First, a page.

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Part 1 of ebook Advanced quantum mechanics: Materials and photons presents the following content: the need for quantum mechanics; self-adjoint operators and eigenfunction expansions; simple model systems; notions from linear algebra and bra-ket notation; formal developments; harmonic oscillators and coherent states; central forces in quantum mechanics; spin and addition of angular momentum type operators;... Graduate Texts in Physics Rainer Dick Advanced Quantum Mechanics Materials and Photons Second Edition Graduate Texts in Physics Series editors Kurt H Becker, Polytechnic School of Engineering, Brooklyn, USA Sadri Hassani, Illinois State University, Normal, USA Bill Munro, NTT Basic Research Laboratories, Atsugi, Japan Richard Needs, University of Cambridge, Cambridge, UK Jean-Marc Di Meglio, Université Paris Diderot, Paris, France William T Rhodes, Florida Atlantic University, Boca Raton, USA Susan Scott, Australian National University, Acton, Australia H Eugene Stanley, Boston University, Boston, USA Martin Stutzmann, TU München, Garching, Germany AndreasWipf, Friedrich-Schiller-Univ Jena, Jena, Germany Graduate Texts in Physics Graduate Texts in Physics publishes core learning/teaching material for graduateand advanced-level undergraduate courses on topics of current and emerging fields within physics, both pure and applied These textbooks serve students at the MS- or PhD-level and their instructors as comprehensive sources of principles, definitions, derivations, experiments and applications (as relevant) for their mastery and teaching, respectively International in scope and relevance, the textbooks correspond to course syllabi sufficiently to serve as required reading Their didactic style, comprehensiveness and coverage of fundamental material also make them suitable as introductions or references for scientists entering, or requiring timely knowledge of, a research field More information about this series at http://www.springer.com/series/8431 Rainer Dick Advanced Quantum Mechanics Materials and Photons Second Edition 123 Rainer Dick Department of Physics and Engineering Physics University of Saskatchewan Saskatoon, Saskatchewan Canada ISSN 1868-4513 ISSN 1868-4521 (electronic) Graduate Texts in Physics ISBN 978-3-319-25674-0 ISBN 978-3-319-25675-7 (eBook) DOI 10.1007/978-3-319-25675-7 Library of Congress Control Number: 2016932403 © Springer International Publishing Switzerland 2012, 2016 This work is subject to copyright All rights are reserved by the Publisher, whether the whole or part of the material is concerned, specifically the rights of translation, reprinting, reuse of illustrations, recitation, broadcasting, reproduction on microfilms or in any other physical way, and transmission or information storage and retrieval, electronic adaptation, computer software, or by similar or dissimilar methodology now known or hereafter developed The use of general descriptive names, registered names, trademarks, service marks, etc in this publication does not imply, even in the absence of a specific statement, that such names are exempt from the relevant protective laws and regulations and therefore free for general use The publisher, the authors and the editors are safe to assume that the advice and information in this book are believed to be true and accurate at the date of publication Neither the publisher nor the authors or the editors give a warranty, express or implied, with respect to the material contained herein or for any errors or omissions that may have been made Printed on acid-free paper This Springer imprint is published by Springer Nature The registered company is Springer International Publishing AG Switzerland Preface to the Second Edition The second edition features 62 additional end of chapter problems and many sections were edited for clarity and improvement of presentation Furthermore, the chapter on Klein-Gordon and Dirac fields has been expanded and split into Chapter 21 on relativistic quantum fields and Chapter 22 on applications of quantum electrodynamics This was motivated by the renewed interest in the notions and techniques of relativistic quantum theory due to their increasing relevance for materials research Of course, relativistic quantum theory has always been an important tool in subatomic physics and in quantum optics since the dynamics of photons or high energy particles is expressed in terms of relativistic quantum fields Furthermore, relativistic quantum mechanics has also always been important for chemistry and condensed matter physics through the impact of relativistic corrections to the Schrödinger equation, primarily through the Pauli term and through spin-orbit couplings These terms usually dominate couplings to magnetic fields and relativistic corrections to energy levels in materials, and spin-orbit couplings became even more prominent due to their role in manipulating spins in materials through electric fields Relativistic quantum mechanics has therefore always played an important foundational role throughout the physical sciences and engineering However, we have even seen discussions of fully quasirelativistic wave equations in materials research in recent years This development is driven by discoveries of materials like Graphene or Dirac semimetals, which exhibit low energy effective Lorentz symmetries in sectors of momentum space In these cases c and m become effective low energy parameters which parametrize quasirelativistic cones or hyperboloids in regions of E; k/ space As a consequence, materials researchers now not only deal with Pauli and spin-orbit terms, but with representations of matrices and solutions of Dirac equations in various dimensions To prepare graduate students in the physical sciences and engineering better for the increasing number of applications of (quasi-)relativistic quantum physics, Section 21.5 on the non-relativistic limit of the Dirac equation now also contains a detailed discussion of the Foldy-Wouthuysen transformation including a derivation of the general spin-orbit coupling term and a discussion of the origin of Rashba v vi Preface to the Second Edition terms, and the Section 21.6 on quantization of the Maxwell field in Lorentz gauge has been added The discussion of applications of quantum electrodynamics now also includes the new Section 22.2 on electron-nucleus scattering Finally, the new Appendix I discusses the transformation properties of scalars, spinors and gauge fields under parity or time reversal Saskatoon, SK, Canada Rainer Dick Preface to the First Edition Quantum mechanics was invented in an era of intense and seminal scientific research between 1900 and 1928 (and in many regards continues to be developed and expanded) because neither the properties of atoms and electrons, nor the spectrum of radiation from heat sources could be explained by the classical theories of mechanics, electrodynamics and thermodynamics It was a major intellectual achievement and a breakthrough of curiosity driven fundamental research which formed quantum theory into one of the pillars of our present understanding of the fundamental laws of nature The properties and behavior of every elementary particle is governed by the laws of quantum theory However, the rule of quantum mechanics is not limited to atomic and subatomic scales, but also affects macroscopic systems in a direct and profound manner The electric and thermal conductivity properties of materials are determined by quantum effects, and the electromagnetic spectrum emitted by a star is primarily determined by the quantum properties of photons It is therefore not surprising that quantum mechanics permeates all areas of research in advanced modern physics and materials science, and training in quantum mechanics plays a prominent role in the curriculum of every major physics or chemistry department The ubiquity of quantum effects in materials implies that quantum mechanics also evolved into a major tool for advanced technological research The construction of the first nuclear reactor in Chicago in 1942 and the development of nuclear technology could not have happened without a proper understanding of the quantum properties of particles and nuclei However, the real breakthrough for a wide recognition of the relevance of quantum effects in technology occurred with the invention of the transistor in 1948 and the ensuing rapid development of semiconductor electronics This proved once and for all the importance of quantum mechanics for the applied sciences and engineering, only 22 years after publication of the Schrödinger equation! Electronic devices like transistors rely heavily on the quantum mechanical emergence of energy bands in materials, which can be considered as a consequence of combination of many atomic orbitals or as a consequence of delocalized electron states probing a lattice structure Today the rapid developments of spintronics, photonics and nanotechnology provide continuing testimony to the technological relevance of quantum mechanics vii viii Preface to the First Edition As a consequence, every physicist, chemist and electrical engineer nowadays has to learn aspects of quantum mechanics, and we are witnessing a time when also mechanical and aerospace engineers are advised to take at least a 2nd year course, due to the importance of quantum mechanics for elasticity and stability properties of materials Furthermore, quantum information appears to become increasingly relevant for computer science and information technology, and a whole new area of quantum technology will likely follow in the wake of this development Therefore it seems safe to posit that within the next two generations, 2nd and 3rd year quantum mechanics courses will become as abundant and important in the curricula of science and engineering colleges as first and second year calculus courses Quantum mechanics continues to play a dominant role in particle physics and atomic physics – after all, the Standard Model of particle physics is a quantum theory, and the spectra and stability of atoms cannot be explained without quantum mechanics However, most scientists and engineers use quantum mechanics in advanced materials research Furthermore, the dominant interaction mechanisms in materials (beyond the nuclear level) are electromagnetic, and many experimental techniques in materials science are based on photon probes The introduction to quantum mechanics in the present book takes this into account by including aspects of condensed matter theory and the theory of photons at earlier stages and to a larger extent than other quantum mechanics texts Quantum properties of materials provide neat and very interesting illustrations of time-independent and time-dependent perturbation theory, and many students are better motivated to master the concepts of quantum mechanics when they are aware of the direct relevance for modern technology A focus on the quantum mechanics of photons and materials is also perfectly suited to prepare students for future developments in quantum information technology, where entanglement of photons or spins, decoherence, and time evolution operators will be key concepts Other novel features of the discussion of quantum mechanics in this book concern attention to relevant mathematical aspects which otherwise can only be found in journal articles or mathematical monographs Special appendices include a mathematically rigorous discussion of the completeness of Sturm-Liouville eigenfunctions in one spatial dimension, an evaluation of the Baker-Campbell-Hausdorff formula to higher orders, and a discussion of logarithms of matrices Quantum mechanics has an extremely rich and beautiful mathematical structure The growing prominence of quantum mechanics in the applied sciences and engineering has already reinvigorated increased research efforts on its mathematical aspects Both students who study quantum mechanics for the sake of its numerous applications, as well as mathematically inclined students with a primary interest in the formal structure of the theory should therefore find this book interesting This book emerged from a quantum mechanics course which I had introduced at the University of Saskatchewan in 2001 It should be suitable both for advanced undergraduate and introductory graduate courses on the subject To make advanced quantum mechanics accessible to wider audiences which might not have been exposed to standard second and third year courses on atomic physics, analytical mechanics, and electrodynamics, important aspects of these topics are briefly, but Preface to the First Edition ix concisely introduced in special chapters and appendices The success and relevance of quantum mechanics has reached far beyond the realms of physics research, and physicists have a duty to disseminate the knowledge of quantum mechanics as widely as possible Saskatoon, SK, Canada Rainer Dick ... ISSN 18 6 8-4 513 ISSN 18 6 8-4 5 21 (electronic) Graduate Texts in Physics ISBN 97 8-3 - 31 9-2 567 4-0 ISBN 97 8-3 - 31 9-2 567 5-7 (eBook) DOI 10 .10 07/97 8-3 - 31 9-2 567 5-7 Library of Congress Control Number: 2 016 932403... 12 1 12 1 12 4 12 5 12 7 13 2 13 6 13 7 13 9 14 7 15 2 Spin and Addition of Angular Momentum Type Operators 8 .1 Spin and magnetic dipole interactions ... effective mass 10 .6 Problems 18 5 18 5 18 9 19 2 19 3 19 8 19 9 16 0 16 3 16 8 17 6 18 1 11 Scattering Off Potentials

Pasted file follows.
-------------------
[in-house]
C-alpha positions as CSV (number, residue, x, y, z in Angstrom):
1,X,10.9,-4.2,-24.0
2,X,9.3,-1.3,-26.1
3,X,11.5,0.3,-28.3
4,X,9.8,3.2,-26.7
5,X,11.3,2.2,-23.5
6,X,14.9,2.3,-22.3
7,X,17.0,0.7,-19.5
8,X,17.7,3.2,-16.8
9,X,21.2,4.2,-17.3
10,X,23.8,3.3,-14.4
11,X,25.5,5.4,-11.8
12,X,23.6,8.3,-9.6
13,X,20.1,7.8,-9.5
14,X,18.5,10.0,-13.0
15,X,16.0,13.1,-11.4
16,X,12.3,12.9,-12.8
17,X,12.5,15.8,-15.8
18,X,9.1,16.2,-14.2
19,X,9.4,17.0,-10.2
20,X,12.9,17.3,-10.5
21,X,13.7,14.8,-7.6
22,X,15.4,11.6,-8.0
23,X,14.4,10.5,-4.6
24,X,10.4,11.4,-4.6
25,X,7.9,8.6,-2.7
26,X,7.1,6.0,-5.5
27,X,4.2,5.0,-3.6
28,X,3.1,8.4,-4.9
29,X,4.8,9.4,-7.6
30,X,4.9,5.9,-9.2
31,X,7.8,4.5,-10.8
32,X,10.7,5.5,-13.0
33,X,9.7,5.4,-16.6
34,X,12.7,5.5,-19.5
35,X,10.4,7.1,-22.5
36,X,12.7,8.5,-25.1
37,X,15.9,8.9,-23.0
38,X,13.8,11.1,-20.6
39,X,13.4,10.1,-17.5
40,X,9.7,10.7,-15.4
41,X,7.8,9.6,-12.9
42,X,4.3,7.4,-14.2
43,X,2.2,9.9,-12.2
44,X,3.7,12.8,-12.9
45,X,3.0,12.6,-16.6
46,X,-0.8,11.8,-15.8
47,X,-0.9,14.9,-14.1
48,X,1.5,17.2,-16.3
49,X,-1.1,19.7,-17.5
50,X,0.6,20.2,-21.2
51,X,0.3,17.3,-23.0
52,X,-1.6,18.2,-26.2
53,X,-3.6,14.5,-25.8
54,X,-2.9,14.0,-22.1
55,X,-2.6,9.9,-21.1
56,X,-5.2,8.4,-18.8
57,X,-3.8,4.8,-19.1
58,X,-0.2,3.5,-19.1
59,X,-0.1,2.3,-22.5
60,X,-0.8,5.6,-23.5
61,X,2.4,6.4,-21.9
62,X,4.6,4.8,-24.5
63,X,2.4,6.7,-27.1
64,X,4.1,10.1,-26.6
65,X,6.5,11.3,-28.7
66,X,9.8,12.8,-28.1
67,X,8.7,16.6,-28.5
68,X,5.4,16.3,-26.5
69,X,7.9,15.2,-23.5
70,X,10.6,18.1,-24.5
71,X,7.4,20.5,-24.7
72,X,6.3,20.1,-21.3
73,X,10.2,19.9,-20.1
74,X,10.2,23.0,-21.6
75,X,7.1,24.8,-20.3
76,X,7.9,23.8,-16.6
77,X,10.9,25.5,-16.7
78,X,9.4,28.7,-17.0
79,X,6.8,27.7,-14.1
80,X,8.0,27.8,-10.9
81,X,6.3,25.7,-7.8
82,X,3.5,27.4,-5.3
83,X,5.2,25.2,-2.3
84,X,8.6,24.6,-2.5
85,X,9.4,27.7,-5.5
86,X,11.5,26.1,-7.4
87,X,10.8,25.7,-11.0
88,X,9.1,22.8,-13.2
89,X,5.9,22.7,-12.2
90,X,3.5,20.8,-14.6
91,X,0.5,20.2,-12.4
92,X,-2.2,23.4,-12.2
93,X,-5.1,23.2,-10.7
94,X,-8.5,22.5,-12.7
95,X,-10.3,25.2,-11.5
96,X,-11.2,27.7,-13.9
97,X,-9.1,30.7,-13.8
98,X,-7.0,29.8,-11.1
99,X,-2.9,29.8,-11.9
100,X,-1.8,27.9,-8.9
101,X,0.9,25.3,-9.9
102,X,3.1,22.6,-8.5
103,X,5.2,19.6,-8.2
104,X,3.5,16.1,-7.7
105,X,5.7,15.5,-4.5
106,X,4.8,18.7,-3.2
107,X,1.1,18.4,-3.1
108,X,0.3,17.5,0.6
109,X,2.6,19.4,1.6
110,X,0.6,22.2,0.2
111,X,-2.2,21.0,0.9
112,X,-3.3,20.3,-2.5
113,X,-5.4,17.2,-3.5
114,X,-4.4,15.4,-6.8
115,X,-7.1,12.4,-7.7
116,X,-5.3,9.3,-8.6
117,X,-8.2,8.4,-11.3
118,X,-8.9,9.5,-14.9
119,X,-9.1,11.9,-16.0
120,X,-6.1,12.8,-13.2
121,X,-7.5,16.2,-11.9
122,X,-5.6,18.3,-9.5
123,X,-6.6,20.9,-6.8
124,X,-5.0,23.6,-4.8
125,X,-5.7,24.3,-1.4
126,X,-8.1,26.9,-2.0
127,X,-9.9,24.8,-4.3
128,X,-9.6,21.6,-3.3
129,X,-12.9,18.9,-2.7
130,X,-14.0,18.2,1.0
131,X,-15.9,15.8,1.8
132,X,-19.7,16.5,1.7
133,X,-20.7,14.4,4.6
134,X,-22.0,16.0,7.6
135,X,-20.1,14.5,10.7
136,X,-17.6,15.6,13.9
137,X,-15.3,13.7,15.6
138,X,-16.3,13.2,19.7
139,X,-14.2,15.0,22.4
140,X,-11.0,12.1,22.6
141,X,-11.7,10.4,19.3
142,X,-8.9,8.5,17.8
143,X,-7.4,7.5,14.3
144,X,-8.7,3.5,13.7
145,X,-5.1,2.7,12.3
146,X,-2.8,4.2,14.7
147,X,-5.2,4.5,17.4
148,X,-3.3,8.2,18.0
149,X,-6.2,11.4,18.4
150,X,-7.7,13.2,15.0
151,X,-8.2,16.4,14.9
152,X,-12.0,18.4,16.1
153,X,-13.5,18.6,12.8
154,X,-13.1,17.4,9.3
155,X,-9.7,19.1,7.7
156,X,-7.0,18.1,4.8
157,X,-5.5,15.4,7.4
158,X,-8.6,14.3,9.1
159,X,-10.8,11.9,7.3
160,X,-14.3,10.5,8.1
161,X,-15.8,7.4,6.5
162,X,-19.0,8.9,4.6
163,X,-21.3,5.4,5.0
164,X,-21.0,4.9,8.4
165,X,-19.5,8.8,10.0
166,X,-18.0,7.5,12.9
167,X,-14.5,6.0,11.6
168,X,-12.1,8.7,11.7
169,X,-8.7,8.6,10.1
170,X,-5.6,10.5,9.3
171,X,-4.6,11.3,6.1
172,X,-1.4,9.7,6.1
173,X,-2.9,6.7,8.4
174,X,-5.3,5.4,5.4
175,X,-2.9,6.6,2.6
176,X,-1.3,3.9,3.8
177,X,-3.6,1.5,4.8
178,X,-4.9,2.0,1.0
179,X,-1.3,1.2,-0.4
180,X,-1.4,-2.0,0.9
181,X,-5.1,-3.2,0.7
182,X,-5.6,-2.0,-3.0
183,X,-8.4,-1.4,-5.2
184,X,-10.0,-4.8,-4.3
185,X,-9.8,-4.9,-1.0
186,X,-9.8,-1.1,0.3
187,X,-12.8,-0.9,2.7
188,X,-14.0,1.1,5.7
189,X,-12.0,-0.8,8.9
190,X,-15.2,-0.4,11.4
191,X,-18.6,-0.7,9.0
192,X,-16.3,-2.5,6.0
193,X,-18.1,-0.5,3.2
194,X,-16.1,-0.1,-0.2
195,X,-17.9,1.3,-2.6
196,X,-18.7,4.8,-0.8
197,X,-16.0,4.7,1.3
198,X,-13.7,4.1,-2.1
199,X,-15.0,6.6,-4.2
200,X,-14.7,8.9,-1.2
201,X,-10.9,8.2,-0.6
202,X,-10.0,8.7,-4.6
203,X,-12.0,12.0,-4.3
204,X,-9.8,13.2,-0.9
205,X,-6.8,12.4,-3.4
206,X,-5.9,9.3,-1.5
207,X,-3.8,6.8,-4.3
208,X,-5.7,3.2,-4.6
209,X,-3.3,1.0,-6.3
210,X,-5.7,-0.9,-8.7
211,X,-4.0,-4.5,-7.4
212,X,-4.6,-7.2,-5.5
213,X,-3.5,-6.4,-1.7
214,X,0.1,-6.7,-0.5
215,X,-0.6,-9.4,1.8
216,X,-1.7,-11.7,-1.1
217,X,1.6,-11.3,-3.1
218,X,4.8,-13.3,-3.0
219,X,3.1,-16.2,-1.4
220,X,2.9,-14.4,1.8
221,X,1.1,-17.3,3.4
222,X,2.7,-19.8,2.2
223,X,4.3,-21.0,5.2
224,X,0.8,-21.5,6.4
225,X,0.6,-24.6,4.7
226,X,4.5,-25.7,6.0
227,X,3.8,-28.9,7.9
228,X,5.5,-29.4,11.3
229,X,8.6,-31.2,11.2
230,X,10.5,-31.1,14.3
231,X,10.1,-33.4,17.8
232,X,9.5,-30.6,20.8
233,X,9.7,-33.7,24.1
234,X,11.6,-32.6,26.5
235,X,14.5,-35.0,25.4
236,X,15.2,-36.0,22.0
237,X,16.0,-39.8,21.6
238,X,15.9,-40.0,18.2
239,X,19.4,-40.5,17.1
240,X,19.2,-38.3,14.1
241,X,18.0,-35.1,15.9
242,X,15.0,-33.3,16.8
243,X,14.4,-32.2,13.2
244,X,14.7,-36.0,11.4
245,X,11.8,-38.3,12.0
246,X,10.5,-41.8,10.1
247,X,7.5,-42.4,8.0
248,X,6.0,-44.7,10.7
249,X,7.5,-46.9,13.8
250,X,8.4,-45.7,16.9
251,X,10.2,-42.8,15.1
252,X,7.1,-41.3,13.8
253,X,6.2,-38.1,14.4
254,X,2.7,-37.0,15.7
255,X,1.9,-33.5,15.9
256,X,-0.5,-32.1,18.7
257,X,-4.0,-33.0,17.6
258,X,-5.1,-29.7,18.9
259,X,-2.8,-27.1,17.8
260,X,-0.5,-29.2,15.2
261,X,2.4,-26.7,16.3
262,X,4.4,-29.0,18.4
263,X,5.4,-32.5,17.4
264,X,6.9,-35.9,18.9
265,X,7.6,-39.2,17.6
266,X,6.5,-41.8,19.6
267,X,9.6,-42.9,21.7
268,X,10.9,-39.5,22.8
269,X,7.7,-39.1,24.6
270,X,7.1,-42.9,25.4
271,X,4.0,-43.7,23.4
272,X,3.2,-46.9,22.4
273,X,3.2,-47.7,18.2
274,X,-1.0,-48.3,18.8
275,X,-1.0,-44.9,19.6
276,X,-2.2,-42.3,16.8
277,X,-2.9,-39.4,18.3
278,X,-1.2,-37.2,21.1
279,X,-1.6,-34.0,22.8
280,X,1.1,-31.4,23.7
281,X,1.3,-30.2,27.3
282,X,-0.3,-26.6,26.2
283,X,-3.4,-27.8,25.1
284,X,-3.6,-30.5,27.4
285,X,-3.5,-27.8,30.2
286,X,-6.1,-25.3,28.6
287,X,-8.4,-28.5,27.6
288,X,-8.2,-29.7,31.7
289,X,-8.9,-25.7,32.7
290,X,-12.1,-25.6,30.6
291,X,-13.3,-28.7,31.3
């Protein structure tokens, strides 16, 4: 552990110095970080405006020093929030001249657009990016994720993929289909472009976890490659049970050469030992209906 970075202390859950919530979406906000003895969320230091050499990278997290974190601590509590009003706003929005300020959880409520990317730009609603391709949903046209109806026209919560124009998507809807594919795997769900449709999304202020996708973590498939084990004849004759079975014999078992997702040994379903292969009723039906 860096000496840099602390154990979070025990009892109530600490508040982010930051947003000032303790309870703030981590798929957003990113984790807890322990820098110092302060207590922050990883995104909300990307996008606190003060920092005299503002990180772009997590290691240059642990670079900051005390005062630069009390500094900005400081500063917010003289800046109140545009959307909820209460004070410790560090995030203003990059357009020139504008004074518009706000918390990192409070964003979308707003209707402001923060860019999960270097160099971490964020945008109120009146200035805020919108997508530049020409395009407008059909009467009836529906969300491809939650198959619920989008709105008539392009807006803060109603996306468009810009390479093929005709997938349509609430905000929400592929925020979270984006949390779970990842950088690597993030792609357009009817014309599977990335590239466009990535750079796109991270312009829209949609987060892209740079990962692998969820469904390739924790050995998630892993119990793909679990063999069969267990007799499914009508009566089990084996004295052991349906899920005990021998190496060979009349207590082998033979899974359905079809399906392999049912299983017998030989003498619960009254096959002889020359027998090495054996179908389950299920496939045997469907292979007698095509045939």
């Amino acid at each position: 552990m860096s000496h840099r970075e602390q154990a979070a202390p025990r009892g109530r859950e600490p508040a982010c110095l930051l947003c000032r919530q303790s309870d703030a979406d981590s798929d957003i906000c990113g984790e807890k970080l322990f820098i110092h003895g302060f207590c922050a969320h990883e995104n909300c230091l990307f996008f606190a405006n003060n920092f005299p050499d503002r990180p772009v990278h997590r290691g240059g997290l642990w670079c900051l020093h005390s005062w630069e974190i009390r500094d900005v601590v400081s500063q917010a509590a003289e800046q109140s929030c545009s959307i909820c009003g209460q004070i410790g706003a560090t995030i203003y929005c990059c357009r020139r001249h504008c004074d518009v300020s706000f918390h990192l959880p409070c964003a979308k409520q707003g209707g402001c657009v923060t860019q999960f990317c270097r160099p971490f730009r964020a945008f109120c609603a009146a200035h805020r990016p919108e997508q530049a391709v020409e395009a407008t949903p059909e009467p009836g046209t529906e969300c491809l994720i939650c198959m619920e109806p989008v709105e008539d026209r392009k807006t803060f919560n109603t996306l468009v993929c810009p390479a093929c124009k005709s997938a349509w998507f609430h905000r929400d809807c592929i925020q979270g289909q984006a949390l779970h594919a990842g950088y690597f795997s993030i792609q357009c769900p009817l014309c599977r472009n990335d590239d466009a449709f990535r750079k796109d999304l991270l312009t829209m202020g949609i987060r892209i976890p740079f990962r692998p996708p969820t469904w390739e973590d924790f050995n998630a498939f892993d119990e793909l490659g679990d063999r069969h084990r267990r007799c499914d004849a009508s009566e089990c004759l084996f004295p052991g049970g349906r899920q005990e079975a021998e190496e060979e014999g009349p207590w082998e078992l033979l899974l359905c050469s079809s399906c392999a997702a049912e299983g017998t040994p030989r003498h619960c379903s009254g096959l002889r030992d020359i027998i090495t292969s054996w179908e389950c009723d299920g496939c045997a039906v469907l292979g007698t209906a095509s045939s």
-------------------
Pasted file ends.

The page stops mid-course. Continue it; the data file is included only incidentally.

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- Preface to the Second Edition